I understand the devastating grief one may experience when their beloved pet dies. I suffered extreme losses in a 6 year period, my infant twins, my father and Great Dane weeks apart, my husband then my Great Dane/Lab mix 4 days before my husband's funeral, then my one remaining child 5 months after my husband died. I found that I grieved each death differently, each represents a different relationship. For me personally, my most devastating loss was my youngest child. His death represented in some ways, a finality of my life. He was the bridge between my past (Daddy) my present (husband) and my future (his future children and our family legacy). Family heirlooms are meaningless. Carrying on important family traditions no longer hold the same emotion. I held fierce love for all the other family members, including my dogs, but my last remaining child is a grief that will haunt me until the day I die.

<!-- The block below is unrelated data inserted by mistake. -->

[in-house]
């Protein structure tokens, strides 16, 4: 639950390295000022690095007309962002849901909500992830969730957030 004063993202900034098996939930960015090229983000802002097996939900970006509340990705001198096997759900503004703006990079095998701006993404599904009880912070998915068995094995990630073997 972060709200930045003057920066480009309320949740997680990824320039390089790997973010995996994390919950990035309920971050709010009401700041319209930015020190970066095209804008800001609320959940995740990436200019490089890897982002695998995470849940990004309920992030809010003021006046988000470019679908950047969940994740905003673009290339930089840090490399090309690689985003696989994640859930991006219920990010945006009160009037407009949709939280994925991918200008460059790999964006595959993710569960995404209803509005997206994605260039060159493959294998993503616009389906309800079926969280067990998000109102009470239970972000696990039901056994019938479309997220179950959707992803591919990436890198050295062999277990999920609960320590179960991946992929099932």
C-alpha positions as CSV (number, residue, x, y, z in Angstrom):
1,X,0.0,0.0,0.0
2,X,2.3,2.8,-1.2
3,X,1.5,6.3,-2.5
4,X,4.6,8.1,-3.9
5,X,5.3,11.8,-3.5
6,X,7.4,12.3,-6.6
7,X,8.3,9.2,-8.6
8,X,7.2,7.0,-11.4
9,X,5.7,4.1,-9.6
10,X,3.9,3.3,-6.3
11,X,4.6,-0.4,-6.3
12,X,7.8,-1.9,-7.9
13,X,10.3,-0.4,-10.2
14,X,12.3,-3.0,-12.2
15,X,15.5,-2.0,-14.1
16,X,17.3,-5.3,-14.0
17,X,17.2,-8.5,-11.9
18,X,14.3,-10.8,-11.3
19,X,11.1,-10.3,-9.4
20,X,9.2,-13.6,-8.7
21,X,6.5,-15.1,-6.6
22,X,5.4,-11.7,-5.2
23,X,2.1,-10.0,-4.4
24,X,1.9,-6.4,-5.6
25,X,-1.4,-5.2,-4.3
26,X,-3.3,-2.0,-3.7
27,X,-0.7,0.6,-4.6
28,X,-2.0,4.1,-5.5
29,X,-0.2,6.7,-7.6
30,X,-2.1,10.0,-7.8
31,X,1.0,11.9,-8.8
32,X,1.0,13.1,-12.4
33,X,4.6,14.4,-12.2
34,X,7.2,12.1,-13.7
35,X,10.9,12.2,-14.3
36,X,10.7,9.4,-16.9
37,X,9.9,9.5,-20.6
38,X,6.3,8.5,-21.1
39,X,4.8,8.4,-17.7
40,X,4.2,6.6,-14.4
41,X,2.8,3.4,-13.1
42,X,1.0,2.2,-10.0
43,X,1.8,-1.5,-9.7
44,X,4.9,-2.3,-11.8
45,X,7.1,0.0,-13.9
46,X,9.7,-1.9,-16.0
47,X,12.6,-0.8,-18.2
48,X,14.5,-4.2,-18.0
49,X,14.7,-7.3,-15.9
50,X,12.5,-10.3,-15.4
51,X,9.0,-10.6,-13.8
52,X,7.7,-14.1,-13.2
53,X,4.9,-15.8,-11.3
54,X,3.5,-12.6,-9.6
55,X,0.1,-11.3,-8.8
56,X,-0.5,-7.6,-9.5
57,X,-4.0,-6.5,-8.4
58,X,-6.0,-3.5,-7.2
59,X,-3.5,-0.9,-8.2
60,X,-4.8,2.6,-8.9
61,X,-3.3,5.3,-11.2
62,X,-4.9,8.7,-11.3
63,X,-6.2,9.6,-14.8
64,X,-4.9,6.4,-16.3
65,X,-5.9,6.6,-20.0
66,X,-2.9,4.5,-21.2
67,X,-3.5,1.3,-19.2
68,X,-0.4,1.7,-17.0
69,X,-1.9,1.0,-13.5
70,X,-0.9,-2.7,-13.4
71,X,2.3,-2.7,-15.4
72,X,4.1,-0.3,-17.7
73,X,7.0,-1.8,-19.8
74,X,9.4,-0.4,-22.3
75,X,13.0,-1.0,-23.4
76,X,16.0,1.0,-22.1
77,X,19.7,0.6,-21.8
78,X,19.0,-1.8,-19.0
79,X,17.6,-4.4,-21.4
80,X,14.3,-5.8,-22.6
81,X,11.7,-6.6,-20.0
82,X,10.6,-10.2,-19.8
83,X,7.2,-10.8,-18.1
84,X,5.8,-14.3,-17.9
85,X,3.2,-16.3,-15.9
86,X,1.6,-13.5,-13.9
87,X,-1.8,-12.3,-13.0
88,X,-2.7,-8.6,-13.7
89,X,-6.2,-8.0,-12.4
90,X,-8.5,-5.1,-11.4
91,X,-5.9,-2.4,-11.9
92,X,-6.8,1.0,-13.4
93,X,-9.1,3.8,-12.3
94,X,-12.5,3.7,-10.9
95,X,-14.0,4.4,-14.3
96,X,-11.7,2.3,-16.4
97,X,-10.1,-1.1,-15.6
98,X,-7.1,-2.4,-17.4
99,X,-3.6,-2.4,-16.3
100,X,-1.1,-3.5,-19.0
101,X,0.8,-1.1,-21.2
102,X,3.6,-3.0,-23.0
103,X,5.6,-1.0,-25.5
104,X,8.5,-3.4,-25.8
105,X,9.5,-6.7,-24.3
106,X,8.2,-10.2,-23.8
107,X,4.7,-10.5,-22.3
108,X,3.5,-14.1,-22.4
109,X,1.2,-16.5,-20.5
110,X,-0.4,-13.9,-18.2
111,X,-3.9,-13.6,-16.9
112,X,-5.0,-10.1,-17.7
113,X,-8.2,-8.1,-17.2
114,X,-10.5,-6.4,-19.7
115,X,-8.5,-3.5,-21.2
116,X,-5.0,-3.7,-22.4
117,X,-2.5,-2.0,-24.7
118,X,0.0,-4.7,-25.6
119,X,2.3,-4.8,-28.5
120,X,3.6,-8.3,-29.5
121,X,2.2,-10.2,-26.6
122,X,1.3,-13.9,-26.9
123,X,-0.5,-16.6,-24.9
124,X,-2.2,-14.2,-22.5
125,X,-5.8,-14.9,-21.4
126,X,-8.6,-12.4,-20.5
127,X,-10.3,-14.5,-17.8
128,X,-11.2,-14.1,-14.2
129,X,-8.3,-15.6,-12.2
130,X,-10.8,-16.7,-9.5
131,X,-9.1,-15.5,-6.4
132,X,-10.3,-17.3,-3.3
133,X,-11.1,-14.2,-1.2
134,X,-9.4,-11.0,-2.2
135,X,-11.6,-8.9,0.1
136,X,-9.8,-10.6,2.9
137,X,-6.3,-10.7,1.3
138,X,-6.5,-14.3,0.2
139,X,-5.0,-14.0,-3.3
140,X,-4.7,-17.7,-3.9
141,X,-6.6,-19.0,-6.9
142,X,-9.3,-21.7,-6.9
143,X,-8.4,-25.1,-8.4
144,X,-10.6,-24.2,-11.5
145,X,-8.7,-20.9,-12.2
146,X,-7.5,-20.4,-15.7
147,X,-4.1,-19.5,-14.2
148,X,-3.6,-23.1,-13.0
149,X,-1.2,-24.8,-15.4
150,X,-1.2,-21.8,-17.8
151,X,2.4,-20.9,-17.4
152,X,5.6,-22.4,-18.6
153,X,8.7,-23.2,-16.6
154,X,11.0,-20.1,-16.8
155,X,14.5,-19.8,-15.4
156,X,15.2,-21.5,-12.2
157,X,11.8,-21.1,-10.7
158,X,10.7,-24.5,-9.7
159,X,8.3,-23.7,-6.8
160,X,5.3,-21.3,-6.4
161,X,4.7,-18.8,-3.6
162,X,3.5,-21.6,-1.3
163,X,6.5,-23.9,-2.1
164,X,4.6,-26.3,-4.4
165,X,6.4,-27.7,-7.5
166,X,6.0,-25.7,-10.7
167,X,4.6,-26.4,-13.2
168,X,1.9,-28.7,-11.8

Grief is devastating, and no one should ever judge the intensity or duration. I am passing no judgement, because it is clear you loved your cat as I loved my dogs. I understand your pain, and I send my sympathies to you.
In my opinion, people fear death and grieving. I think not enough is done in this country to respect and honor grief, to teach people how to respond to those drowning in grief and to teach those grieving how to move forward with their loved one's memory in a healthy way.
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Thanks for your reply, Allison.